PTRC

Overview: PTRCs are “a nationwide network of public, state and academic libraries that are designated by the USPTO to disseminate patent and trademark information and to support the diverse intellectual property needs of the public.” Learn more about PTRCs through their History and Background page.

Where they are located: PTRCs are located at public, academic, state, and special libraries across most states in the US.  To become a PTRC, institutions must meet a number of requirements defined by the USPTO, and the institutions will then receive ongoing training and assistance from the USPTO to help staff at the PTRC understand patent and trademark protections and and search tools.

What they offer: All PTRCs provide patrons with access to a core collection of US patent and trademark information, and they also offer “patent and trademark training as well as provide reference assistance and outreach to the public.”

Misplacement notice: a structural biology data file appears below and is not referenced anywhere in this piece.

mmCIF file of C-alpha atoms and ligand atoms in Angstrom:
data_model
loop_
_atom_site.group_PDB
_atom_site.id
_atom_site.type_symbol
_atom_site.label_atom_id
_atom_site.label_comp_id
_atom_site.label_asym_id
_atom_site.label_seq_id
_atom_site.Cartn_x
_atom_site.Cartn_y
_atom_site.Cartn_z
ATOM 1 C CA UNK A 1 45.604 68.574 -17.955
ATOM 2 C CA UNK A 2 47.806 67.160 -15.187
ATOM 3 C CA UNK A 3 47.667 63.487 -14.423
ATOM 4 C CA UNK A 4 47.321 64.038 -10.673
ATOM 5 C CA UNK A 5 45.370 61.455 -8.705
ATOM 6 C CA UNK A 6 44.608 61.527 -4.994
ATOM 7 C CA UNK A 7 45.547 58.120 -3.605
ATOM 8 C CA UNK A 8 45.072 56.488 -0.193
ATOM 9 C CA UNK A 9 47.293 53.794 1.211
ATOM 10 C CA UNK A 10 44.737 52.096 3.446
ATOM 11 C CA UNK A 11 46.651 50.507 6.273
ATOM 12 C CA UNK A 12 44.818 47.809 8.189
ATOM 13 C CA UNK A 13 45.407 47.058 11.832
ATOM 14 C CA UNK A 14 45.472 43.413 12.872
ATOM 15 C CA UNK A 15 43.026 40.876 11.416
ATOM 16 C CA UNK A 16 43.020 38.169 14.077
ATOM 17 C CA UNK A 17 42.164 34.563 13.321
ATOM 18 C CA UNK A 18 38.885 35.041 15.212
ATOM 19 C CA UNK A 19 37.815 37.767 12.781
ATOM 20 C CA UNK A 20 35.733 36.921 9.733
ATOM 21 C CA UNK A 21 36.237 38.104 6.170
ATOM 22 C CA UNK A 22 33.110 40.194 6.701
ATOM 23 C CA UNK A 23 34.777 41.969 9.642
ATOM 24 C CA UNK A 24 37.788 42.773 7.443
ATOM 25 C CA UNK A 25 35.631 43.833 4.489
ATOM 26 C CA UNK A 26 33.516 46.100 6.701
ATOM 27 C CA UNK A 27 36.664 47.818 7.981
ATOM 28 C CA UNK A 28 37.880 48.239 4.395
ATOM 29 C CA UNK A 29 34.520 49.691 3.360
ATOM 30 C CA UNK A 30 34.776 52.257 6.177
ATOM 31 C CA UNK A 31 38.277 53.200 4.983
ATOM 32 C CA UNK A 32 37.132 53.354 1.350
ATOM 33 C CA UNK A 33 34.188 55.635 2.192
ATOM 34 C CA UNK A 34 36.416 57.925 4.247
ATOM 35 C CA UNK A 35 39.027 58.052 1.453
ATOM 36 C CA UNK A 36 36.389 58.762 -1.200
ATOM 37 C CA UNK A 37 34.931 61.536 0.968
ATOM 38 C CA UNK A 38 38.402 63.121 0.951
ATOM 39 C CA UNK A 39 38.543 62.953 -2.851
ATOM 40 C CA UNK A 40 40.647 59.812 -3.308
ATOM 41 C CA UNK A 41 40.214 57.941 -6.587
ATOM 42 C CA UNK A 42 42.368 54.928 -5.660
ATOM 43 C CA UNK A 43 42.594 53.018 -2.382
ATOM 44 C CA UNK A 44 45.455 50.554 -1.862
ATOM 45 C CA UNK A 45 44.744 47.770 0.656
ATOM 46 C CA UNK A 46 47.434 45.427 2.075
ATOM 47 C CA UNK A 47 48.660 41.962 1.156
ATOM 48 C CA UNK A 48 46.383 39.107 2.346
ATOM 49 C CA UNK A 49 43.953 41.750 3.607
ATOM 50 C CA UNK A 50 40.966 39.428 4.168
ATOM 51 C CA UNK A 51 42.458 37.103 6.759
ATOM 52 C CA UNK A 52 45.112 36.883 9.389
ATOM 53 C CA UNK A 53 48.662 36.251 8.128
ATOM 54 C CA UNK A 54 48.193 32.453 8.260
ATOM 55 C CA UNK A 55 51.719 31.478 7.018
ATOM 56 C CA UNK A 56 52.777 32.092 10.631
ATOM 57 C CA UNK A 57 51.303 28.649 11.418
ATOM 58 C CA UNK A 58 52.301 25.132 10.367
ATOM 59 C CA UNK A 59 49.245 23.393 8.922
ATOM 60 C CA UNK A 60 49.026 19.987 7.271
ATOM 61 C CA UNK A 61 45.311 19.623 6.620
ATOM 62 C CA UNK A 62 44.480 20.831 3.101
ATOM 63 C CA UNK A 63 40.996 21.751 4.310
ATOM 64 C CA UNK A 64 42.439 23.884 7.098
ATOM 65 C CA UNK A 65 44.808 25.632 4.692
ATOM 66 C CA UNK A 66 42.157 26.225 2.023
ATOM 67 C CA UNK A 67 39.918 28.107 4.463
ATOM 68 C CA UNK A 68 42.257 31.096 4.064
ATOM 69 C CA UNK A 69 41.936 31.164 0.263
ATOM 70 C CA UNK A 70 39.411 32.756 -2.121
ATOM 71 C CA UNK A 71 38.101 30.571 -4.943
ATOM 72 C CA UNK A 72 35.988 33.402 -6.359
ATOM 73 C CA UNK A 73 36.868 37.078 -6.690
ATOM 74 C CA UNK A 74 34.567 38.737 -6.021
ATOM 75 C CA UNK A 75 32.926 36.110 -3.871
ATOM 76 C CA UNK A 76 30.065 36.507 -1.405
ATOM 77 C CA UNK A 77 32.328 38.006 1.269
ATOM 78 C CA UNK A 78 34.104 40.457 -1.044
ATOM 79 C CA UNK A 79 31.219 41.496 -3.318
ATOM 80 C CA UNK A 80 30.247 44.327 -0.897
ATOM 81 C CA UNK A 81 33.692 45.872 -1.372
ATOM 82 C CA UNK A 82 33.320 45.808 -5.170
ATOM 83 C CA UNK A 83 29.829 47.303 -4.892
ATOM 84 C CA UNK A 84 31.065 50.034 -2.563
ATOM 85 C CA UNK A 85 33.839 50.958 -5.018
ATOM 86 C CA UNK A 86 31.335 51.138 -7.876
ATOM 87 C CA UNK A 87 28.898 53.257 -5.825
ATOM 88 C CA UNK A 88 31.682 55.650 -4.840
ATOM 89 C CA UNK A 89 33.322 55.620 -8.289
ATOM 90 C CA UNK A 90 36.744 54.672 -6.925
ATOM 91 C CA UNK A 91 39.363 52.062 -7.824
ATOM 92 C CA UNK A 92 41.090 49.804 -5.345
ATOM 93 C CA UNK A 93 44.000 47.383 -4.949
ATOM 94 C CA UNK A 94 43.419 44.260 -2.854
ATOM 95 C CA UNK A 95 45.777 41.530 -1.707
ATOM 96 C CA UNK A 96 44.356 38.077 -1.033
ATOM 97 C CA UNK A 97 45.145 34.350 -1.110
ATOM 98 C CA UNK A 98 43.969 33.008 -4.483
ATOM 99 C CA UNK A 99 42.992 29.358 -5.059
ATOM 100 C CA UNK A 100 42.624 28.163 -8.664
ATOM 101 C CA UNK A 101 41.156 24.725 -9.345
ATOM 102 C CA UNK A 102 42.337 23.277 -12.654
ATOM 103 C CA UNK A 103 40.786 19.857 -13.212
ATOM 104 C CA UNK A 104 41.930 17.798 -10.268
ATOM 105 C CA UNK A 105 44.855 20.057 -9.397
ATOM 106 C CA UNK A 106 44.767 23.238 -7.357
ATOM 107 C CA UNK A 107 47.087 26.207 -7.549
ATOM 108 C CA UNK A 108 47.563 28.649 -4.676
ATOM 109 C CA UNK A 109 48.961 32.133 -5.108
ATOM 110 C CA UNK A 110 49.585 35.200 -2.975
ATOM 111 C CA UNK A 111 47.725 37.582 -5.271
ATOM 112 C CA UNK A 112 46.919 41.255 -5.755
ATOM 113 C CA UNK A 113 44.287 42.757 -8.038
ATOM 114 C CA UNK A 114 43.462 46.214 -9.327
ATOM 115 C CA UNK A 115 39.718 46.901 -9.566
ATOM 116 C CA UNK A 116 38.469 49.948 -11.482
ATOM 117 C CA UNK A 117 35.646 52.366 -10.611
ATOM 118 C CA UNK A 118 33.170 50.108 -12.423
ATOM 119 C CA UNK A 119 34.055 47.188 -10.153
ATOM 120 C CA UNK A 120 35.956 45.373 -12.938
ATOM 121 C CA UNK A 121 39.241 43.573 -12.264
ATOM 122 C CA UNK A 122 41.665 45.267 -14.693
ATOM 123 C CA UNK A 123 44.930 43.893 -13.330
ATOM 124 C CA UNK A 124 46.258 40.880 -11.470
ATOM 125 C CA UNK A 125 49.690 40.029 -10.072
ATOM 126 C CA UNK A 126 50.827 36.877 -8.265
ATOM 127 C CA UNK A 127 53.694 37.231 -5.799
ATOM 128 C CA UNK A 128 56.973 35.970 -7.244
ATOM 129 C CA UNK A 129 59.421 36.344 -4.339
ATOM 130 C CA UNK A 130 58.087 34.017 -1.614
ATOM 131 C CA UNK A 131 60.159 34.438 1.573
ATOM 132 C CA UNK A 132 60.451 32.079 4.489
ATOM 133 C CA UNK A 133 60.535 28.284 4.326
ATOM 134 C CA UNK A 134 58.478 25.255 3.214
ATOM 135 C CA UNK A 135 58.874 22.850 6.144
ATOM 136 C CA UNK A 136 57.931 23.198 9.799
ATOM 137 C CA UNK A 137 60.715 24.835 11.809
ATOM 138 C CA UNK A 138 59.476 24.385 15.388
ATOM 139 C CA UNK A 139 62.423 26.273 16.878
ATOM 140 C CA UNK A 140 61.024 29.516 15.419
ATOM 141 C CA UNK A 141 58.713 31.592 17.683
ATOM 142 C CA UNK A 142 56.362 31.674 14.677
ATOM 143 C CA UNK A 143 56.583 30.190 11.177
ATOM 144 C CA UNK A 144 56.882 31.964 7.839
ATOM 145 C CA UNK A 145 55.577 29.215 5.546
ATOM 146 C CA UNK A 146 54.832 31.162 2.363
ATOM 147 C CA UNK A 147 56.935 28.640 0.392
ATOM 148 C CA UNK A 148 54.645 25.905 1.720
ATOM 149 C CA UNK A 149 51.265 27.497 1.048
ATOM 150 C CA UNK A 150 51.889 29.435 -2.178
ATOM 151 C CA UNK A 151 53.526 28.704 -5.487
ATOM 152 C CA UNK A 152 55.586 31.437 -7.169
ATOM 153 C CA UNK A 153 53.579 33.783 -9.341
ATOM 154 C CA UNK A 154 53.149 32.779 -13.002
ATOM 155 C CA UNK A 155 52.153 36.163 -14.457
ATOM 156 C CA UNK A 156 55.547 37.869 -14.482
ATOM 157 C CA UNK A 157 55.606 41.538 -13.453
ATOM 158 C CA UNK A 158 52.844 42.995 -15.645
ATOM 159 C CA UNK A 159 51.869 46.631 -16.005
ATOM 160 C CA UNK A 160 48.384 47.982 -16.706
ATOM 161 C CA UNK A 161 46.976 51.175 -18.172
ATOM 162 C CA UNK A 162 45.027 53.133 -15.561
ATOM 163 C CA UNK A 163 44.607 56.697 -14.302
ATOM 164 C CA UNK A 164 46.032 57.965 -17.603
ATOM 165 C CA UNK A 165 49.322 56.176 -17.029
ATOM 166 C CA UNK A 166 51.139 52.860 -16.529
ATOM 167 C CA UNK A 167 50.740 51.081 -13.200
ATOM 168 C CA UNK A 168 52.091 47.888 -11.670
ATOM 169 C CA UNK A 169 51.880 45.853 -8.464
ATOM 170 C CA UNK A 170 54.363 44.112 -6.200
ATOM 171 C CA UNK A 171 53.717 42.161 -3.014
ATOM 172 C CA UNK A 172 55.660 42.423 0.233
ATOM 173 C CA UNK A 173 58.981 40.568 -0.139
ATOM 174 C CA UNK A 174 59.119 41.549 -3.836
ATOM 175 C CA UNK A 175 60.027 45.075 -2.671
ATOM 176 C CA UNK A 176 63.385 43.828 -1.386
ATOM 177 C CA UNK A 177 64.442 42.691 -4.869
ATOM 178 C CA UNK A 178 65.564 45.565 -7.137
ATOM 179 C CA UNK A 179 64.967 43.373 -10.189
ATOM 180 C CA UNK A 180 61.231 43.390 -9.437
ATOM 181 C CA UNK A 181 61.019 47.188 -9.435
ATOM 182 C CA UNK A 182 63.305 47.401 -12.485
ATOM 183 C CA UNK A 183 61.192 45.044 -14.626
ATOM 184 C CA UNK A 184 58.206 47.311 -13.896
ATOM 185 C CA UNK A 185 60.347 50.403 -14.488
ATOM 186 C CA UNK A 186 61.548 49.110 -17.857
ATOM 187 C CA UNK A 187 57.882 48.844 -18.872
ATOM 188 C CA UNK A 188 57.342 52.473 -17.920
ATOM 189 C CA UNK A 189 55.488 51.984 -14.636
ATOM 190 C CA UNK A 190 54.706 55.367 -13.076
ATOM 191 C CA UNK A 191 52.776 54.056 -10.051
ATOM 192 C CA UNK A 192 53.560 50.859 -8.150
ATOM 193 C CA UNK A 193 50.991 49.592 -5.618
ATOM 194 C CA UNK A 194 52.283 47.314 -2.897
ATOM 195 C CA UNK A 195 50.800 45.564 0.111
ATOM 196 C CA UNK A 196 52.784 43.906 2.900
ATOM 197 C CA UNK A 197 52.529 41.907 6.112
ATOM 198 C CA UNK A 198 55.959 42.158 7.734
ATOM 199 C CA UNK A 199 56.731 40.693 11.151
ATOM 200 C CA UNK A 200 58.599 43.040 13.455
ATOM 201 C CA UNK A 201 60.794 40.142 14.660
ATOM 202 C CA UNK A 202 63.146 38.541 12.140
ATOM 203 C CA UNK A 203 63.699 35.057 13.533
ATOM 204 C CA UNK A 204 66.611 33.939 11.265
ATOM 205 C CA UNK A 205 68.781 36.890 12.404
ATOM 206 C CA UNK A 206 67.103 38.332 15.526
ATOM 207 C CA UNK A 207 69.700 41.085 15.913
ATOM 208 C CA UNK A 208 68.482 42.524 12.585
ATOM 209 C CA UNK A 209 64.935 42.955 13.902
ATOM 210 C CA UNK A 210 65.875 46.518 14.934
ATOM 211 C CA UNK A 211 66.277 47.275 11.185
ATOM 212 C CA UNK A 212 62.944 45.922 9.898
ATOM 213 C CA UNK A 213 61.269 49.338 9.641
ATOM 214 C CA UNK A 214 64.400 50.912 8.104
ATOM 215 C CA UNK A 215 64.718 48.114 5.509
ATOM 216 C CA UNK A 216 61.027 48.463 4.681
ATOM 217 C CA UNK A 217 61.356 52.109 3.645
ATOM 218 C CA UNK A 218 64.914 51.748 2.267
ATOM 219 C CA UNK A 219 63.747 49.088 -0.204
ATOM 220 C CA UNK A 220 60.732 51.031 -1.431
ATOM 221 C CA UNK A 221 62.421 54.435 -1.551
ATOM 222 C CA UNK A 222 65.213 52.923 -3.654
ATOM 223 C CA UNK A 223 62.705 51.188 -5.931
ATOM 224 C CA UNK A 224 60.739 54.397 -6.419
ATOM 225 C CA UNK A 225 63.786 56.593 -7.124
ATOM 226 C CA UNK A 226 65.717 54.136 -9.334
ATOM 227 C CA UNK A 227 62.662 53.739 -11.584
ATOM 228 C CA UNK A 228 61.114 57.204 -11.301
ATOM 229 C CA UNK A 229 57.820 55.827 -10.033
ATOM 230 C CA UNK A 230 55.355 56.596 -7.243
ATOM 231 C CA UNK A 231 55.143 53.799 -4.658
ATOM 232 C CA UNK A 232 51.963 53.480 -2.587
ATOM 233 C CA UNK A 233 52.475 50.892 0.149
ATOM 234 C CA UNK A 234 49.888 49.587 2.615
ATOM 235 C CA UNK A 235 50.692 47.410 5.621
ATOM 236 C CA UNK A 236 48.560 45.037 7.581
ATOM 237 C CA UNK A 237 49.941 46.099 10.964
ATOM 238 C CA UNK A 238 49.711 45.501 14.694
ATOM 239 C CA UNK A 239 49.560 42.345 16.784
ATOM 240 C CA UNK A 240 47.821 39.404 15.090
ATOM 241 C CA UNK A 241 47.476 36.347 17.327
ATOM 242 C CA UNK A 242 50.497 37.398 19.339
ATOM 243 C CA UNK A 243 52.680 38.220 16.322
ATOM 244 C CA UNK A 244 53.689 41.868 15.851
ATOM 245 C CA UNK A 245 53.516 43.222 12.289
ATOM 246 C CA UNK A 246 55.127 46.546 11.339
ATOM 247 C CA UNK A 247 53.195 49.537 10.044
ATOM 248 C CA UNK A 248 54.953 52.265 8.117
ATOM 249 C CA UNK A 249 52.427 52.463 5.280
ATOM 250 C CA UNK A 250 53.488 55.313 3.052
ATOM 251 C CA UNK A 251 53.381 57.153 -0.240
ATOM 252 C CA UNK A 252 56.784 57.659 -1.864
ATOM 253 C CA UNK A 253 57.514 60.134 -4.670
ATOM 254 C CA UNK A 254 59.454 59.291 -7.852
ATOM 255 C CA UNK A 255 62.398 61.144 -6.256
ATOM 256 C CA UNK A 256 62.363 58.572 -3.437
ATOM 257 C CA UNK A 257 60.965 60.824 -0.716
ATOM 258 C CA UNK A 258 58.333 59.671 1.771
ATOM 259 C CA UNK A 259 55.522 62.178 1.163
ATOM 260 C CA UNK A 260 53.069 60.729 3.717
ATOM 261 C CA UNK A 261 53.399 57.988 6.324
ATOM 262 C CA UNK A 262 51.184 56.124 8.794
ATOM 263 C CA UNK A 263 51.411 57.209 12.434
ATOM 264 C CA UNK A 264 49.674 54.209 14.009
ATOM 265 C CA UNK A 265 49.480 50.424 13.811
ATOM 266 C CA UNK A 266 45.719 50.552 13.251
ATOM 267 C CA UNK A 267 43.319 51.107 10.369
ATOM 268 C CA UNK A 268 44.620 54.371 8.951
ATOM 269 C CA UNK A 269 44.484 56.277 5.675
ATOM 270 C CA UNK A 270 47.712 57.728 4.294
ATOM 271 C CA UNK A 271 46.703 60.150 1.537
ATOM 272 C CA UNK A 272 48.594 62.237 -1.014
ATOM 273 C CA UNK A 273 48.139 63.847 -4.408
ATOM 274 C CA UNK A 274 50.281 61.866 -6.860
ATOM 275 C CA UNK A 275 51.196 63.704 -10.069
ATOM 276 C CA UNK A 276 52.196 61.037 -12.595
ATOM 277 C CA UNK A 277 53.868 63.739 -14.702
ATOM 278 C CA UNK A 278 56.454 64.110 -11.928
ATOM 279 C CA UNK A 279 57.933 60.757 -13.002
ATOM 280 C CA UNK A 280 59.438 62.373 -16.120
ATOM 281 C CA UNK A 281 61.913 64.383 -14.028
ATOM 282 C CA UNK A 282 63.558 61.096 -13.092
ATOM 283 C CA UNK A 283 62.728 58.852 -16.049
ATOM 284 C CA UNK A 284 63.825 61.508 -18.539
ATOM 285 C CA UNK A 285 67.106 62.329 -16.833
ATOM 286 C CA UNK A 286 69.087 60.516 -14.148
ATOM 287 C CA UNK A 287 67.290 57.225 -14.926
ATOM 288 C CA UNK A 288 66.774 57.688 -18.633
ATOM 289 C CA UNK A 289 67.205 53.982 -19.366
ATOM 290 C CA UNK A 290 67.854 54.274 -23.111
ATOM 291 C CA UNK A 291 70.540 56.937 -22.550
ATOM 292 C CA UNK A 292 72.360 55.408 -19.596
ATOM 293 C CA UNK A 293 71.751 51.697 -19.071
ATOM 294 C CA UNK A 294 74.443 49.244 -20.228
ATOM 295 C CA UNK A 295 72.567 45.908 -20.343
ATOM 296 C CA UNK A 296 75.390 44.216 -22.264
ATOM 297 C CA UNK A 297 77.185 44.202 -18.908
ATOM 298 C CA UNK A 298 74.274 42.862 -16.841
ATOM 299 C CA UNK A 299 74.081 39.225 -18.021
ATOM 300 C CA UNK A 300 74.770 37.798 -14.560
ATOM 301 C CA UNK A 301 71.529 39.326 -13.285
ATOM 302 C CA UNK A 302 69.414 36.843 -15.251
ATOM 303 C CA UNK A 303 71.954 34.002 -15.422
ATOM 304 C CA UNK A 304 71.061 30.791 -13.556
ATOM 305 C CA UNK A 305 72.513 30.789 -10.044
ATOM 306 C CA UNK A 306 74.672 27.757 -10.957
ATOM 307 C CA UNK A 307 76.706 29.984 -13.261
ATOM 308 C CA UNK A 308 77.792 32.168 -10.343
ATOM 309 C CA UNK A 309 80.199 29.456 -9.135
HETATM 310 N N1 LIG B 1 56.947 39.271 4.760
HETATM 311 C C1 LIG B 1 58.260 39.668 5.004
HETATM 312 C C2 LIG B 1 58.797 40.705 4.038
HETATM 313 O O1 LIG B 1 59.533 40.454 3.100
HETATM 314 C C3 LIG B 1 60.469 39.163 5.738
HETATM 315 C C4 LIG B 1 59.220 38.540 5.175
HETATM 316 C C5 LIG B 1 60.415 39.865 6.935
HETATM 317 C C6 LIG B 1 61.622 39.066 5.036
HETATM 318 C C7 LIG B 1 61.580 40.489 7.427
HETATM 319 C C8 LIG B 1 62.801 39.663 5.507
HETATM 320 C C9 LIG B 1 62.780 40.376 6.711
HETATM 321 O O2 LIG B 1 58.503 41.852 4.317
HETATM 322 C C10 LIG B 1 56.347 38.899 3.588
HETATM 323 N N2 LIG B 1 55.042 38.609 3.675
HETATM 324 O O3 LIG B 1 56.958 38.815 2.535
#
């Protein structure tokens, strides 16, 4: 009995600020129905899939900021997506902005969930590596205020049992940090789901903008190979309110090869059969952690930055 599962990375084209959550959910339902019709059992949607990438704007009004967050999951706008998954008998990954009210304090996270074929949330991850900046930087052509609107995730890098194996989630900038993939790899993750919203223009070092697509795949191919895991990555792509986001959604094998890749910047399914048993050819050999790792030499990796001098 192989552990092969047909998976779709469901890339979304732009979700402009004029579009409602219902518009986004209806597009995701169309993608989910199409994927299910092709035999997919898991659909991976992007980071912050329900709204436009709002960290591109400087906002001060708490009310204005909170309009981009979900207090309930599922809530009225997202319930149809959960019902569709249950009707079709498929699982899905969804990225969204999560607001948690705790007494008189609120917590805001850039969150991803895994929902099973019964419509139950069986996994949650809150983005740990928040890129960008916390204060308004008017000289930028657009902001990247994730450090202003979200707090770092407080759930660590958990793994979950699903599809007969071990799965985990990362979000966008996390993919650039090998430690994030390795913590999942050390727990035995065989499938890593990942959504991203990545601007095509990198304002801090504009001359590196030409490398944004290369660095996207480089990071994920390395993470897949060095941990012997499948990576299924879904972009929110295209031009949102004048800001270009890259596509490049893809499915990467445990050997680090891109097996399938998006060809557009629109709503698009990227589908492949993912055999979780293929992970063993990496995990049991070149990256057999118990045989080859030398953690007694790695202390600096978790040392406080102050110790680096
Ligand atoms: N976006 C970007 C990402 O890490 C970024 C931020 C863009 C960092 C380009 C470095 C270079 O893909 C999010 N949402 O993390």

FDLP

Overview: The FDLP is administered by the U.S. Government Publishing Office (GPO), and “FDLP libraries collaborate on a local and national level to provide informed access to both historical and current Federal Government resources distributed through the FDLP.” Check the FDLP Basics page to learn more.

Where they are located: Federal depository libraries are located across the US in all 50 state, and institutions can be designated as Federal depository libraries by either congressional delegation (“each member of Congress may designate up to two qualified libraries”) or by-law designations.